Understanding coastal hazard risk with the impacts of climate change and sea-level rise is the first step in talking about how we adapt to these challenges.
Communities in low-lying inland and coastal areas around New Zealand and the world are facing challenges with the impacts of climate change and sea-level rise.
Here in Ōtautahi Christchurch and Te Pātaka-o-Rākaihautū Banks Peninsula, the future is expected to bring warmer weather across all four seasons, more days of extreme wind, and more intense rainfalls. Climate change is slowly raising the level of the sea. Water expands with heat, so warmer temperatures are causing our oceans to expand. At the same time, these higher temperatures are melting ice sheets and glaciers adding more water to the oceans.
The result is a rise in sea level that will not only affect the open coast but also allow high tides and the effects of storms to reach further inland. This means that more land may be affected by coastal flooding, erosion and rising groundwater in the future, and the severity of those impacts would likely be greater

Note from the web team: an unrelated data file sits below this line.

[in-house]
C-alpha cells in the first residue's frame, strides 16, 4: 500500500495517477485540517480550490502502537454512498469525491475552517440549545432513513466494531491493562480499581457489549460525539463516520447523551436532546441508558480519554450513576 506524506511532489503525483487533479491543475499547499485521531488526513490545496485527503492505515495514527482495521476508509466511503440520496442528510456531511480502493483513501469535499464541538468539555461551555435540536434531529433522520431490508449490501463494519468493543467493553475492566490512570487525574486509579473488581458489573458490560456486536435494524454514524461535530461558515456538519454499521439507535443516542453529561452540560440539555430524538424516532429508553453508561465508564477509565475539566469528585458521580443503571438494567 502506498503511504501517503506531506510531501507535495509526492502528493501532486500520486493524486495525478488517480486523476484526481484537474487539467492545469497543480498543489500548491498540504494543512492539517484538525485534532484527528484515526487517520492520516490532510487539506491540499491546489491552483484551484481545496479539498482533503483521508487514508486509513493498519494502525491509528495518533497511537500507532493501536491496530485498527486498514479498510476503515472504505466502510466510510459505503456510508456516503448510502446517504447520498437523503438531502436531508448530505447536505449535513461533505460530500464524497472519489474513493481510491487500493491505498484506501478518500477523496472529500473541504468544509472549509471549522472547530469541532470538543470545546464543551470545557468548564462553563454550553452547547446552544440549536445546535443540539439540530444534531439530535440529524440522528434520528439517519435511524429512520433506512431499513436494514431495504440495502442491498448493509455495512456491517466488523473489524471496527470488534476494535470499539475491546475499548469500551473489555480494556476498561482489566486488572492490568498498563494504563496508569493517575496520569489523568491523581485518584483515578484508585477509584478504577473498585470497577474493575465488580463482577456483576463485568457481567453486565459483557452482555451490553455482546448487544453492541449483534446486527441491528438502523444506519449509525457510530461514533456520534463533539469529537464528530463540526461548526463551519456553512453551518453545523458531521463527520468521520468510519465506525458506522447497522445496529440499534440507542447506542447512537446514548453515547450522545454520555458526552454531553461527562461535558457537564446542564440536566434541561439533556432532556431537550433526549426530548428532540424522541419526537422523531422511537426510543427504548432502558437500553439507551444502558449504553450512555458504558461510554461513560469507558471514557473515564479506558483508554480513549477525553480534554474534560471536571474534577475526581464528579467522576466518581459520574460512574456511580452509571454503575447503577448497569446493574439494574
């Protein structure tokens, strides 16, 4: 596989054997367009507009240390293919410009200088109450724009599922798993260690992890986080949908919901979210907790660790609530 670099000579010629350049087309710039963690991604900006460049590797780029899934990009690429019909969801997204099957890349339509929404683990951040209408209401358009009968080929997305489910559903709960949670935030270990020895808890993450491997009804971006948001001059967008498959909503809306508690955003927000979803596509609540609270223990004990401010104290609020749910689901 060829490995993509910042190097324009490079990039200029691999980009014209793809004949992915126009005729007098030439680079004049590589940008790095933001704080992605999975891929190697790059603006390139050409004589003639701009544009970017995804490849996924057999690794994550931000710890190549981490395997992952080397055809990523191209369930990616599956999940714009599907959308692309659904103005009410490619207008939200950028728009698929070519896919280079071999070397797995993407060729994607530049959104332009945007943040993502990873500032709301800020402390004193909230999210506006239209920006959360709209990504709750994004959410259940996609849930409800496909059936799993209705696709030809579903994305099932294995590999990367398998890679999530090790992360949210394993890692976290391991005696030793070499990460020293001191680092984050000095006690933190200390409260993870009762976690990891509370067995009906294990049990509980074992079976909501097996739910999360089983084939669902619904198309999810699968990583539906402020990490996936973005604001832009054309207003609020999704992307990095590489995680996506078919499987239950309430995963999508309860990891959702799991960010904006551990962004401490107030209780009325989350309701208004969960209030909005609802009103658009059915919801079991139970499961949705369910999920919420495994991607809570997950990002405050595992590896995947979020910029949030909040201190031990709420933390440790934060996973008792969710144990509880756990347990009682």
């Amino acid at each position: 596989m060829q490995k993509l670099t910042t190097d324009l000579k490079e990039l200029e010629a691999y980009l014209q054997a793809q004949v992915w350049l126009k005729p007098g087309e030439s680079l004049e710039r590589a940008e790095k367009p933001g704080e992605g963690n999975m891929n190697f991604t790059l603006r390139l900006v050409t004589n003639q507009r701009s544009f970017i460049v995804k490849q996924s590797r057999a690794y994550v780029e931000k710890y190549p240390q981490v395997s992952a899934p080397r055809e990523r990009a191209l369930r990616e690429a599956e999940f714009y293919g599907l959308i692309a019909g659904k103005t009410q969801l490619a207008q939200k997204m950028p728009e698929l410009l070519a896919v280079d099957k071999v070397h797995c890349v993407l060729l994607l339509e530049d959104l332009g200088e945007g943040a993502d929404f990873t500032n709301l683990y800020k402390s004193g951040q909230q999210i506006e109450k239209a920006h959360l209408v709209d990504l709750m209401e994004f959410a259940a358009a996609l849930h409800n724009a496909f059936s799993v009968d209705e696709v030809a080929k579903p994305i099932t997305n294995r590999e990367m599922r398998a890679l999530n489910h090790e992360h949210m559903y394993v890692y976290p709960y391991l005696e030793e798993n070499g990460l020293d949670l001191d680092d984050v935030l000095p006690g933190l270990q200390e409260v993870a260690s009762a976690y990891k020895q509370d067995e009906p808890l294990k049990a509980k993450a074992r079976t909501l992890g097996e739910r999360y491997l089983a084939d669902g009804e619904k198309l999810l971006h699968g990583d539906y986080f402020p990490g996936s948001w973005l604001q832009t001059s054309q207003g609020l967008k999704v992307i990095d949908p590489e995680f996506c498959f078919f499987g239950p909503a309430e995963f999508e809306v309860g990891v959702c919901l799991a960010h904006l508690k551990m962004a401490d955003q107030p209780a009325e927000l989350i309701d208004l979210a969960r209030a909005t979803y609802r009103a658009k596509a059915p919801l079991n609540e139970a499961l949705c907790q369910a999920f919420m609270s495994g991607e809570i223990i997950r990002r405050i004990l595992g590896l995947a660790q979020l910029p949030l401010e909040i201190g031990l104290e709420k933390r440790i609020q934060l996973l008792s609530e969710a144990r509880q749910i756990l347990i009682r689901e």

The first step in adapting to these challenges is understanding the risks.
We have updated our assessment of coastal hazards for the entire Ōtautahi Christchurch district. This assessment was completed by Tonkin + Taylor and has been independently peer-reviewed by Jacobs. We have also involved representatives from community groups with interests in technical hazard information and/or environmental issues in helping to develop the assessment’s communications and supporting information.